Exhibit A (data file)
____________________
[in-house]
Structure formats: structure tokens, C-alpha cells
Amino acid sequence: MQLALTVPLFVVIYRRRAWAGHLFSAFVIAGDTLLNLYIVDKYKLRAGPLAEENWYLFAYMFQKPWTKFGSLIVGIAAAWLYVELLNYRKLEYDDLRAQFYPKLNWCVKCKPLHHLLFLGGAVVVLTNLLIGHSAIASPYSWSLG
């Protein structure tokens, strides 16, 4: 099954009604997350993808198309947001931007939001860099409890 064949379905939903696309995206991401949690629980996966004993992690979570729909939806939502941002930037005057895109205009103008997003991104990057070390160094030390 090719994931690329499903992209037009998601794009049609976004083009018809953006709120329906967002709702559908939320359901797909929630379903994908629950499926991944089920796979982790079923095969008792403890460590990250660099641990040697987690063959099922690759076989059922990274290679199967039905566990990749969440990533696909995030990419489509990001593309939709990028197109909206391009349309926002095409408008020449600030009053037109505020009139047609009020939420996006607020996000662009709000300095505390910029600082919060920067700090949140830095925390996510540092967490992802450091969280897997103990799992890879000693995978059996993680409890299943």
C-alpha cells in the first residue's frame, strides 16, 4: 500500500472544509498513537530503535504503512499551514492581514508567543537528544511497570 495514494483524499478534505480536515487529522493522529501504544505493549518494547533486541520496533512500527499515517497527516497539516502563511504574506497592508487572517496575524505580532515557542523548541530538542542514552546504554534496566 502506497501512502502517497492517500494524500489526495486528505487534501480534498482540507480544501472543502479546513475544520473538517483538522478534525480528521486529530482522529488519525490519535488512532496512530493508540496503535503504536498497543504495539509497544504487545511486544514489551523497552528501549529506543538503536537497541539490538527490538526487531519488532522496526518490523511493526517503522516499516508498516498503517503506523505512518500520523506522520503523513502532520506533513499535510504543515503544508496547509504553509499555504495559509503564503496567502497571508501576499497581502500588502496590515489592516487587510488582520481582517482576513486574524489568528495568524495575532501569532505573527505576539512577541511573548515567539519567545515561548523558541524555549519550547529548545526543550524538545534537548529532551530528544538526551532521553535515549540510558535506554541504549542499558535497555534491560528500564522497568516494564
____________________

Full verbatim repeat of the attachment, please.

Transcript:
[in-house]
Structure formats: structure tokens, C-alpha cells
Amino acid sequence: MQLALTVPLFVVIYRRRAWAGHLFSAFVIAGDTLLNLYIVDKYKLRAGPLAEENWYLFAYMFQKPWTKFGSLIVGIAAAWLYVELLNYRKLEYDDLRAQFYPKLNWCVKCKPLHHLLFLGGAVVVLTNLLIGHSAIASPYSWSLG
């Protein structure tokens, strides 16, 4: 099954009604997350993808198309947001931007939001860099409890 064949379905939903696309995206991401949690629980996966004993992690979570729909939806939502941002930037005057895109205009103008997003991104990057070390160094030390 090719994931690329499903992209037009998601794009049609976004083009018809953006709120329906967002709702559908939320359901797909929630379903994908629950499926991944089920796979982790079923095969008792403890460590990250660099641990040697987690063959099922690759076989059922990274290679199967039905566990990749969440990533696909995030990419489509990001593309939709990028197109909206391009349309926002095409408008020449600030009053037109505020009139047609009020939420996006607020996000662009709000300095505390910029600082919060920067700090949140830095925390996510540092967490992802450091969280897997103990799992890879000693995978059996993680409890299943």
C-alpha cells in the first residue's frame, strides 16, 4: 500500500472544509498513537530503535504503512499551514492581514508567543537528544511497570 495514494483524499478534505480536515487529522493522529501504544505493549518494547533486541520496533512500527499515517497527516497539516502563511504574506497592508487572517496575524505580532515557542523548541530538542542514552546504554534496566 502506497501512502502517497492517500494524500489526495486528505487534501480534498482540507480544501472543502479546513475544520473538517483538522478534525480528521486529530482522529488519525490519535488512532496512530493508540496503535503504536498497543504495539509497544504487545511486544514489551523497552528501549529506543538503536537497541539490538527490538526487531519488532522496526518490523511493526517503522516499516508498516498503517503506523505512518500520523506522520503523513502532520506533513499535510504543515503544508496547509504553509499555504495559509503564503496567502497571508501576499497581502500588502496590515489592516487587510488582520481582517482576513486574524489568528495568524495575532501569532505573527505576539512577541511573548515567539519567545515561548523558541524555549519550547529548545526543550524538545534537548529532551530528544538526551532521553535515549540510558535506554541504549542499558535497555534491560528500564522497568516494564